Baseball is officially coming back. At least in one country.
After a month-long shutdown due to the coronavirus pandemic, South Korea’s top-flight Korean Baseball Organization announced Tuesday that it will begin playing the regular season on May 5, according to the Yonhap News Agency. Preseason games in empty stadiums have already begun.
Per the Associated Press, the league said it plans to play its full 144-game regular season, but without its All-Star game and with the first round of the playoffs shortened from a best-of-five series to a best-of-three.
Games will initially be played without spectators, but the league reportedly plans to gradually open games once the risk of COVID-19 has been further reduced.
The KBO season had been previously scheduled to begin on March 28, but the league was among the many to shut down as the coronavirus pandemic worsened. Before the announcement, teams had been playing intrasquad scrimmages in isolation at their own parks.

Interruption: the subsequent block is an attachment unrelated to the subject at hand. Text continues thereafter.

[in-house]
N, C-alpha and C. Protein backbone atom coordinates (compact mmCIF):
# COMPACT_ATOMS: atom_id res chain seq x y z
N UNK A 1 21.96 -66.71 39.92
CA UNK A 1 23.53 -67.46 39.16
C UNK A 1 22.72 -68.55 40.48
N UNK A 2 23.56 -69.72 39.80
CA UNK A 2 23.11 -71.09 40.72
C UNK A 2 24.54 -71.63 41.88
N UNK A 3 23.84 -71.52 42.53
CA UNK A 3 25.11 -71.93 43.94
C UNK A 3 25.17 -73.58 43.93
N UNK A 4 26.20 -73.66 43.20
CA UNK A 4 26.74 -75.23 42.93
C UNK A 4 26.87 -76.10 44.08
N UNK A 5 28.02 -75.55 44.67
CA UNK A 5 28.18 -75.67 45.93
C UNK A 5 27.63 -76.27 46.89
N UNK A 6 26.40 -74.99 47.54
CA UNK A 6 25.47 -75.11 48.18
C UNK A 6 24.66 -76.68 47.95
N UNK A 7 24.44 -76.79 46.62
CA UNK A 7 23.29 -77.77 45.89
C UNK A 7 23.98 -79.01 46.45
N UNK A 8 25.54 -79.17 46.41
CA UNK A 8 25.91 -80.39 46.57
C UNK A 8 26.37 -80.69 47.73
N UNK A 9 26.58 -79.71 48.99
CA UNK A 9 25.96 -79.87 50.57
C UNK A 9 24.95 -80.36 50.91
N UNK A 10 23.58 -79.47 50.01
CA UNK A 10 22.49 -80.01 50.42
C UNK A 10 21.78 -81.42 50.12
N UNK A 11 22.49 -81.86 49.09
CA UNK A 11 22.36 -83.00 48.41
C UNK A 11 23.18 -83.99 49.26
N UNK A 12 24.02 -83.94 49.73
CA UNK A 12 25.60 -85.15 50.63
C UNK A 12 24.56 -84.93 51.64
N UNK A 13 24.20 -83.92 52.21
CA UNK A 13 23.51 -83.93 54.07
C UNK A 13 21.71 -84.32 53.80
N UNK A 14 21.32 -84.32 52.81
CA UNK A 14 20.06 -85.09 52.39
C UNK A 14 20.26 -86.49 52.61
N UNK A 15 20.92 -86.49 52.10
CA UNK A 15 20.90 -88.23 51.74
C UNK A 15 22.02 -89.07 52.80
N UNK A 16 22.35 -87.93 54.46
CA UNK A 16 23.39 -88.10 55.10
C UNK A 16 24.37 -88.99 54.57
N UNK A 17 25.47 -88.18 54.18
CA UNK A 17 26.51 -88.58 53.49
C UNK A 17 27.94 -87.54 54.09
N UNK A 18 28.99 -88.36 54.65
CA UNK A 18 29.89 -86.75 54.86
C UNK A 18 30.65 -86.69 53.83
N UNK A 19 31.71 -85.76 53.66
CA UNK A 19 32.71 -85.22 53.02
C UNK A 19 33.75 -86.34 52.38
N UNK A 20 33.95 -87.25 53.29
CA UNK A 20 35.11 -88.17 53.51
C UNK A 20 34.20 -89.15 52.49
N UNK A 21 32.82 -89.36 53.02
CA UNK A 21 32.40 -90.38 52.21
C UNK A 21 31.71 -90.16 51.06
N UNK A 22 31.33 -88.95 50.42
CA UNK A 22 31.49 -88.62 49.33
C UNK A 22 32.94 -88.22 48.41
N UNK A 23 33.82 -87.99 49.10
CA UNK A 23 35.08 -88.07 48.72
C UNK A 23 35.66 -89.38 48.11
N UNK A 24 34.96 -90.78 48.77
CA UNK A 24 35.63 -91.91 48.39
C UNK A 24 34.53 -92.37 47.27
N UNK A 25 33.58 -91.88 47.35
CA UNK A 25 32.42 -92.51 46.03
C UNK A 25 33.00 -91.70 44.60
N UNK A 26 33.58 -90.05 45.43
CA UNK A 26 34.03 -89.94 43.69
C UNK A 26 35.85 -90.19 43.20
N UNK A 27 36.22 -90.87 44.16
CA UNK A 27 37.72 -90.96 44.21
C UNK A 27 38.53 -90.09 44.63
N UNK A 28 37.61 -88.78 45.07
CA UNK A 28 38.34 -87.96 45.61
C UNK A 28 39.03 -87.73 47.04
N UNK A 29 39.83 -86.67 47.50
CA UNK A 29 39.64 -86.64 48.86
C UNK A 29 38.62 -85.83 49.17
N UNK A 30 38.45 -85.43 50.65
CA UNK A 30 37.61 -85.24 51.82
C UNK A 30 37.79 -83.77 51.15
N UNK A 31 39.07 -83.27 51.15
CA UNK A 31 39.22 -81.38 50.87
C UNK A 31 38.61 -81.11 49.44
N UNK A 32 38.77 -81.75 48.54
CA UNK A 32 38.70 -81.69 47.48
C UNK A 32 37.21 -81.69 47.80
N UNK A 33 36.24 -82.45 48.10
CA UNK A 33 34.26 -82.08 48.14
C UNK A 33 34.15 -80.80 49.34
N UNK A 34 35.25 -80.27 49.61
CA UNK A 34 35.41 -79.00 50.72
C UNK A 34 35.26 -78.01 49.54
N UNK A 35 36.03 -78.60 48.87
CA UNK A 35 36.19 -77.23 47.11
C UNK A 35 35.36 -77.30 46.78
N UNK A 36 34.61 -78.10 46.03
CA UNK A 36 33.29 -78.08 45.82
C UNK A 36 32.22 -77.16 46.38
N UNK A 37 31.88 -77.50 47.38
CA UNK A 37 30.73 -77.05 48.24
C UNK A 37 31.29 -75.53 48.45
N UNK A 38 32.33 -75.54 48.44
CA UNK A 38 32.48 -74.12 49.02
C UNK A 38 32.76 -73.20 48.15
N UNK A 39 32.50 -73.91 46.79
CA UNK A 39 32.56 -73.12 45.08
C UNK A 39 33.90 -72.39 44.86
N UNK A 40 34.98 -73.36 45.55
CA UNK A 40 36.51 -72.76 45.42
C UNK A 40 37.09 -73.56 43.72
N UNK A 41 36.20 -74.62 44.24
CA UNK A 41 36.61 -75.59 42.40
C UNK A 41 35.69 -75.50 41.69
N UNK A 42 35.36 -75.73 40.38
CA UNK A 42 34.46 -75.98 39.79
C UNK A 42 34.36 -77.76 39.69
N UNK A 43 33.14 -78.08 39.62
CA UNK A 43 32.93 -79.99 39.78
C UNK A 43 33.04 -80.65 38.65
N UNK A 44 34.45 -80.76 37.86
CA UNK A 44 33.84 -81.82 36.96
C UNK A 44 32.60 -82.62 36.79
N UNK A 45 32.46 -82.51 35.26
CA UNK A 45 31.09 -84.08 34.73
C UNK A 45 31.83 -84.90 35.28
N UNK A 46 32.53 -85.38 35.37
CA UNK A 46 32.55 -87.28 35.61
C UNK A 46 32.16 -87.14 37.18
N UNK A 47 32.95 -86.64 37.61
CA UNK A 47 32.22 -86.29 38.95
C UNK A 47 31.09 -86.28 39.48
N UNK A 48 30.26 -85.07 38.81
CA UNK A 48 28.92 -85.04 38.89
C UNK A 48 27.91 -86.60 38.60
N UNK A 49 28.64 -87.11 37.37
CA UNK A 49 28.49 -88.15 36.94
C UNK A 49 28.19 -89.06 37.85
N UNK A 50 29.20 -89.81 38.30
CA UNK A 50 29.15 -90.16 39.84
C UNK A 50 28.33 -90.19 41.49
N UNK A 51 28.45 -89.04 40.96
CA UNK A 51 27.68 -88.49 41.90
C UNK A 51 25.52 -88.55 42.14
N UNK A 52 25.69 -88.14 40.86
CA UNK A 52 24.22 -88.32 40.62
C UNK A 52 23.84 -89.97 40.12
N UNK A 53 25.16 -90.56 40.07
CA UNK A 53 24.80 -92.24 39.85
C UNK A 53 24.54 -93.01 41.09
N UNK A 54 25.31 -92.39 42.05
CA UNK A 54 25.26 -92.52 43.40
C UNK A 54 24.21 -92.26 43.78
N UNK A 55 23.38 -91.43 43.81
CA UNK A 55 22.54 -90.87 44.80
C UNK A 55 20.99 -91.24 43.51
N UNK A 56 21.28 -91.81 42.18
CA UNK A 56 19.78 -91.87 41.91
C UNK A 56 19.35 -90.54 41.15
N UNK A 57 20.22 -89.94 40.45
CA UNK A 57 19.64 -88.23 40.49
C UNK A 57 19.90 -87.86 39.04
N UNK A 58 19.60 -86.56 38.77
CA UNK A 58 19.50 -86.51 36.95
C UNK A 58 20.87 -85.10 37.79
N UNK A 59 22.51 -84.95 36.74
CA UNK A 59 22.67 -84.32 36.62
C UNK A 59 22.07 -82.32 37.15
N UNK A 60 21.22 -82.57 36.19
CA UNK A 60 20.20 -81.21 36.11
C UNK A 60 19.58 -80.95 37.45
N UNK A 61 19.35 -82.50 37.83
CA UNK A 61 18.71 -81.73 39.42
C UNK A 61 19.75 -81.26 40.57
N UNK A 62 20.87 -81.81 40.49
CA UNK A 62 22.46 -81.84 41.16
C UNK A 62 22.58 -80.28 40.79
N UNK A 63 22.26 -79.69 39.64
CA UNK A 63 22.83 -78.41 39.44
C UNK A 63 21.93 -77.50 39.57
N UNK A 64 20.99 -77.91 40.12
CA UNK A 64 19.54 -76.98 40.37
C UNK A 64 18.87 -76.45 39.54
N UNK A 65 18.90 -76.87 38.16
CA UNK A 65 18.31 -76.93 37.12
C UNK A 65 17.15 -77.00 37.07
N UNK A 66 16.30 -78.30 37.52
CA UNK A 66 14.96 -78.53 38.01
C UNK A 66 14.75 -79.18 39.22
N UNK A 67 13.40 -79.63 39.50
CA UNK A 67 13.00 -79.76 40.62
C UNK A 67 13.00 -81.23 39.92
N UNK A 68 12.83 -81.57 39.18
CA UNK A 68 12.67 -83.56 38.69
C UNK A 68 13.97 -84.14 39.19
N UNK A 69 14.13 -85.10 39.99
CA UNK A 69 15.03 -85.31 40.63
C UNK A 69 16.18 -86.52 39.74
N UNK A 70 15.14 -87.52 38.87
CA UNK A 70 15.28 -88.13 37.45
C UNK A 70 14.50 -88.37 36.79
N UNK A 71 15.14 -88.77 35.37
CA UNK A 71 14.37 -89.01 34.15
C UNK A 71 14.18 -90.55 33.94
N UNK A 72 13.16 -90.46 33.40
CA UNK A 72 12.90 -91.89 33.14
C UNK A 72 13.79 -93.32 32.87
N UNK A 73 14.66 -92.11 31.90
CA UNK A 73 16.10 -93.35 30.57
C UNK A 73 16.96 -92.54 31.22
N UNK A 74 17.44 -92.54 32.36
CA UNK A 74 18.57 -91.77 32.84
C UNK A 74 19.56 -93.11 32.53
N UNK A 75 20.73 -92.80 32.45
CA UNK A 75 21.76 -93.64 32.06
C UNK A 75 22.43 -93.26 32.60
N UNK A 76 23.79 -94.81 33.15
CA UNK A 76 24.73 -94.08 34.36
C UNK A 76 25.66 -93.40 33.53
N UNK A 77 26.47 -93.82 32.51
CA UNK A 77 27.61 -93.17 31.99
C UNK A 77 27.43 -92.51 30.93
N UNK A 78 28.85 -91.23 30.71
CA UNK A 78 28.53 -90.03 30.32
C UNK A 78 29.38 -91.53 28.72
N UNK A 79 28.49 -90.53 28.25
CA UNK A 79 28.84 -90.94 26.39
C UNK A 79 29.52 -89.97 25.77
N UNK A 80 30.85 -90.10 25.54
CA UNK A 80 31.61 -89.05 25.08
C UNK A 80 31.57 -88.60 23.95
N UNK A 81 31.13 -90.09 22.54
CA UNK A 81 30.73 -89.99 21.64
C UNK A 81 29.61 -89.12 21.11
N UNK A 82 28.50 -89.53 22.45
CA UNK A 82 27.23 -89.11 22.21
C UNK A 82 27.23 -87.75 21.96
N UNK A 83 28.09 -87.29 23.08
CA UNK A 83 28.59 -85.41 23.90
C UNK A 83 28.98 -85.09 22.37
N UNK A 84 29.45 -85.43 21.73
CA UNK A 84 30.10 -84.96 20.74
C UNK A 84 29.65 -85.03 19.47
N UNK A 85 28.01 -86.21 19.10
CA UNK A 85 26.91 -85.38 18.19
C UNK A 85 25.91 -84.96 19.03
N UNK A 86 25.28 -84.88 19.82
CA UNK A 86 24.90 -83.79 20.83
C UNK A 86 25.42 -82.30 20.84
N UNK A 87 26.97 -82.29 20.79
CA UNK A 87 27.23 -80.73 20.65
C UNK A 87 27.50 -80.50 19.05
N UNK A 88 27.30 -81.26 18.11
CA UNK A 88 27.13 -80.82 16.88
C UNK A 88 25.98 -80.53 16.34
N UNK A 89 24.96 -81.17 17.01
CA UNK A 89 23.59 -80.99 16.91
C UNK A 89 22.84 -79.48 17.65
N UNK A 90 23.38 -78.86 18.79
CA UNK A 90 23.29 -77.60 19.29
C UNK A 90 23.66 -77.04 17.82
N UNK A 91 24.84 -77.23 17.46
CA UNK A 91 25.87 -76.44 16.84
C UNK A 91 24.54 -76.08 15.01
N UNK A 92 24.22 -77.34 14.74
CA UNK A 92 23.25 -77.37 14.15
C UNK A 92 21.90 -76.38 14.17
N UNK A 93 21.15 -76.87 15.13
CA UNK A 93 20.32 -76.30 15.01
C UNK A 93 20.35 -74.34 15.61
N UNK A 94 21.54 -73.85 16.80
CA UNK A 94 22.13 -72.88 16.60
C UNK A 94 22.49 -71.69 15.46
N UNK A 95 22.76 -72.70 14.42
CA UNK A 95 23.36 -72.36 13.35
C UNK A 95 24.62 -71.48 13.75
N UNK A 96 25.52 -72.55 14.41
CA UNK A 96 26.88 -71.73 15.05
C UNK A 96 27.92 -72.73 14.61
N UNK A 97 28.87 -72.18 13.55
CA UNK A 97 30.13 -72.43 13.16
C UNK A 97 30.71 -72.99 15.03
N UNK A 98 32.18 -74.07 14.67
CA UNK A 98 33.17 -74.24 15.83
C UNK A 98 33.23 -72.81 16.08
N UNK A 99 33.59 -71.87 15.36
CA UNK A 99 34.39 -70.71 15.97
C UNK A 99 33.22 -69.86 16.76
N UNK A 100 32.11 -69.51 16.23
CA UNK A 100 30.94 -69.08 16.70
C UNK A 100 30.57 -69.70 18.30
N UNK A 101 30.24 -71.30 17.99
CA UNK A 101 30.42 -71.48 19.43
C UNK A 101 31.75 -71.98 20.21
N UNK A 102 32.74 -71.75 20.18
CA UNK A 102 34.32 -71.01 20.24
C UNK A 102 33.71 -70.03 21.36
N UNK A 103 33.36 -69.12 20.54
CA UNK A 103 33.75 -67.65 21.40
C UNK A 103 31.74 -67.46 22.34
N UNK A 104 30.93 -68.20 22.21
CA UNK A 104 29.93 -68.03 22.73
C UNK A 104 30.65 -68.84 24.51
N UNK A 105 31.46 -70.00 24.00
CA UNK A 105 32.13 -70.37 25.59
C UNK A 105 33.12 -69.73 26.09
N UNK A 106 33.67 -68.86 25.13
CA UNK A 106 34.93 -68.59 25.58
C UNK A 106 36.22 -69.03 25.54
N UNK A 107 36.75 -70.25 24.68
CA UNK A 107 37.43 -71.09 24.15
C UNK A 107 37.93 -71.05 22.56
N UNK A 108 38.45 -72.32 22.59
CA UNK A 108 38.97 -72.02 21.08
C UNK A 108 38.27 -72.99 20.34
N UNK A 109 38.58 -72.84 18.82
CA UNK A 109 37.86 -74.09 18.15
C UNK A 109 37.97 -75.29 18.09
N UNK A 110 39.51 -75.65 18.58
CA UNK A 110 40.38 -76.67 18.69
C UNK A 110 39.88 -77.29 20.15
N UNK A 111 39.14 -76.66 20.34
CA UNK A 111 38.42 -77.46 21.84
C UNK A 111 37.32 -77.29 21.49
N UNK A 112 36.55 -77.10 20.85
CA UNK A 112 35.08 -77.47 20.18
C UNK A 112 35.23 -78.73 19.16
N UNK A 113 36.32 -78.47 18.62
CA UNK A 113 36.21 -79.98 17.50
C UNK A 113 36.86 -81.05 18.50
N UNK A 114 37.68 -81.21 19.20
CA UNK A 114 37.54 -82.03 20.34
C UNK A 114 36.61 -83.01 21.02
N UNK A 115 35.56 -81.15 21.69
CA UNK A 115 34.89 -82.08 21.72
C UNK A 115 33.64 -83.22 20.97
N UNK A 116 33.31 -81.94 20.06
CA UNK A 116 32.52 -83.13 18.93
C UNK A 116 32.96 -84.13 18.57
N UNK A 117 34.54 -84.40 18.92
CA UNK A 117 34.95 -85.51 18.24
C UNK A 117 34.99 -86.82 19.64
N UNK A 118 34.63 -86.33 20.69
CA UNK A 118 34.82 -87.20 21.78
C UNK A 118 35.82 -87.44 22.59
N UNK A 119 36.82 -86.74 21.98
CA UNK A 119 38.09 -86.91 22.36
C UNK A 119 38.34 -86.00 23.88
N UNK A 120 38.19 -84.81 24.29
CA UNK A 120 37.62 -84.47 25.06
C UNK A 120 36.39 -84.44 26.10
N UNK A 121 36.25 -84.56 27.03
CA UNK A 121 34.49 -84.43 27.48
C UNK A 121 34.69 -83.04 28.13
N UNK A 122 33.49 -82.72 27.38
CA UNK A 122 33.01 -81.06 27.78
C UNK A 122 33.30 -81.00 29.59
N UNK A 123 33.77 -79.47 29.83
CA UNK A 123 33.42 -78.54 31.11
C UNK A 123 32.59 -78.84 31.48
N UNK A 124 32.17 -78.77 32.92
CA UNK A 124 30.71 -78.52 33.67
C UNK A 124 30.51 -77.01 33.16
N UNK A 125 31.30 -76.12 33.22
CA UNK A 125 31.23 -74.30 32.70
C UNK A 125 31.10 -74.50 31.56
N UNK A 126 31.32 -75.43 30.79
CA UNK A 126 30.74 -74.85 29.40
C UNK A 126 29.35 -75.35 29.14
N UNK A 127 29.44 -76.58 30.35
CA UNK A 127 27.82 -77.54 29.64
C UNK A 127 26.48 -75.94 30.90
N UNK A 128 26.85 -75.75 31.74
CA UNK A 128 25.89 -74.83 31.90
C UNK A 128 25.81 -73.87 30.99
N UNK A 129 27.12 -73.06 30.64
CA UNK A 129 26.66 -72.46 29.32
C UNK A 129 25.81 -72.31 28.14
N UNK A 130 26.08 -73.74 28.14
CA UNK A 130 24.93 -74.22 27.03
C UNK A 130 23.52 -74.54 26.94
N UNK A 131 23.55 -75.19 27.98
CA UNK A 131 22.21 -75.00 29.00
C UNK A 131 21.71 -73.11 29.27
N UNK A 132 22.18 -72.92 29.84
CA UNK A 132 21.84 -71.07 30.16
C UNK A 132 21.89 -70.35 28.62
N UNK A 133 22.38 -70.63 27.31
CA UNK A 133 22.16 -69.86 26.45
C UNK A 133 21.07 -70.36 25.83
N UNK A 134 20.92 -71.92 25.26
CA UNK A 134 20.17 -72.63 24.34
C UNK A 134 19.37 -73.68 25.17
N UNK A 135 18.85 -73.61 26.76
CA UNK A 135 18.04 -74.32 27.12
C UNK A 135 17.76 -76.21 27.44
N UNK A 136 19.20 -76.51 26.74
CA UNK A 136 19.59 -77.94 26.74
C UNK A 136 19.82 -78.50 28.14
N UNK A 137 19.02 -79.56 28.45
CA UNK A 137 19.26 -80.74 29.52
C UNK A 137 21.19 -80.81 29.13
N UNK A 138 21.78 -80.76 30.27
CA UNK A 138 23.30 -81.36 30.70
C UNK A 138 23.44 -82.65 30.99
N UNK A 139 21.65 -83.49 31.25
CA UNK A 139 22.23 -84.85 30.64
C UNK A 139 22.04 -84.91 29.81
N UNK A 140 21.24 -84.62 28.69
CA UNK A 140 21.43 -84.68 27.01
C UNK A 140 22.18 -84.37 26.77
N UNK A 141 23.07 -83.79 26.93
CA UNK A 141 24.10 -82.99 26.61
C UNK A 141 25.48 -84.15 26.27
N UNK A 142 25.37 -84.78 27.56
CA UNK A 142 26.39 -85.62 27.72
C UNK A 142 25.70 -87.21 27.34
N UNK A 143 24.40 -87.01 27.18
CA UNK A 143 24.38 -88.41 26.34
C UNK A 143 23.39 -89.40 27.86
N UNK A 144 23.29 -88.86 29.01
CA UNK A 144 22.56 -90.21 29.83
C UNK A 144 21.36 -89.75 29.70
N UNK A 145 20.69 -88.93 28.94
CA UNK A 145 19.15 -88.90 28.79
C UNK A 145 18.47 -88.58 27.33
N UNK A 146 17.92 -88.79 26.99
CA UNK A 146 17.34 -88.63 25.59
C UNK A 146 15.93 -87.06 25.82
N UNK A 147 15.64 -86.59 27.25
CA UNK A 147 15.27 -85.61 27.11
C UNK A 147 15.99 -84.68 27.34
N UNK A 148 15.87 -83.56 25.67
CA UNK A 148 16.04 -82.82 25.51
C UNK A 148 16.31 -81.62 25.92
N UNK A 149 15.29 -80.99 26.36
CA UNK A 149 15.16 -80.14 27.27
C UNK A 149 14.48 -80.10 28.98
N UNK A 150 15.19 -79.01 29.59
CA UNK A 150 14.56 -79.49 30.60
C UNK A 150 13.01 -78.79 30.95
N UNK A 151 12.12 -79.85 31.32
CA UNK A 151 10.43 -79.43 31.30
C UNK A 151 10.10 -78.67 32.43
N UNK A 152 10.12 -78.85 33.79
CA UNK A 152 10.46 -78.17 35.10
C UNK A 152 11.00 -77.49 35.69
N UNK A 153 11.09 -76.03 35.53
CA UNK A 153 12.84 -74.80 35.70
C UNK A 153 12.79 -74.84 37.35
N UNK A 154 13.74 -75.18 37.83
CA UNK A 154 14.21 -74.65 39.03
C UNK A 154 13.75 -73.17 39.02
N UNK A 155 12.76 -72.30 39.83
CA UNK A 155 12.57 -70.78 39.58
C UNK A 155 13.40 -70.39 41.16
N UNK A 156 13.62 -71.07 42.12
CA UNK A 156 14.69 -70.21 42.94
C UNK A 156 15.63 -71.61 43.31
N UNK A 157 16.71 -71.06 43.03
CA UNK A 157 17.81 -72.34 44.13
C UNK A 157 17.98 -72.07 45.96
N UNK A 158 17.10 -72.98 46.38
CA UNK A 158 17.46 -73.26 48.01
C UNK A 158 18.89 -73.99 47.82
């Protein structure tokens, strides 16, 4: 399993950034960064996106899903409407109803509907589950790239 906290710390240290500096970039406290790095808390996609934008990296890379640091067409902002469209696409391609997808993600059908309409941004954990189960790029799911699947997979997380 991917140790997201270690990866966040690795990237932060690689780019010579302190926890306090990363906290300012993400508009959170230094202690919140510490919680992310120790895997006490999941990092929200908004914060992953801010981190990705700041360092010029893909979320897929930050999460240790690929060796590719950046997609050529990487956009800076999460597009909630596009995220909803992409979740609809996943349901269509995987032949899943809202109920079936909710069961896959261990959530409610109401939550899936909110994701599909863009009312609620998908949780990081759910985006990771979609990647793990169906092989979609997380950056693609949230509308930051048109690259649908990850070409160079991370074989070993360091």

Can MLB follow suit amid coronavirus pandemic?
Seeing baseball games return to South Korea could be an encouraging sign for those hoping MLB returns to action in the next few months, though the coronavirus conditions in the country are quite different from what the United States is currently facing.
The number of cases in South Korea has dropped dramatically in April, to the point that just nine new cases in the entire country were reported on Tuesday by the World Health Organization. There are 10,683 active cases overall.
In response to the dip in cases, South Korea prime minister Chung Sye-kyun announced the easing of social distancing guidelines on Sunday, opening the door for the KBO to begin the season.
Obviously, the U.S. is in a different situation. In the same WHO report, the United States had 27,668 new coronavirus cases on Tuesday and 751,273 active cases overall. Testing for the virus remains a mess as individual states compete for resources. Even as cases continue to rise by the thousands each day, some states are already easing stay-at-home orders.
Given that MLB has made it clear it will wait until it gets the all-clear from public heath authorities, it’s hard to see the U.S. reaching the place where South Korea is anytime soon. And South Korea isn’t really even in the clear, as fears of a second wave of coronavirus infections remain across the globe.
More from Yahoo Sports: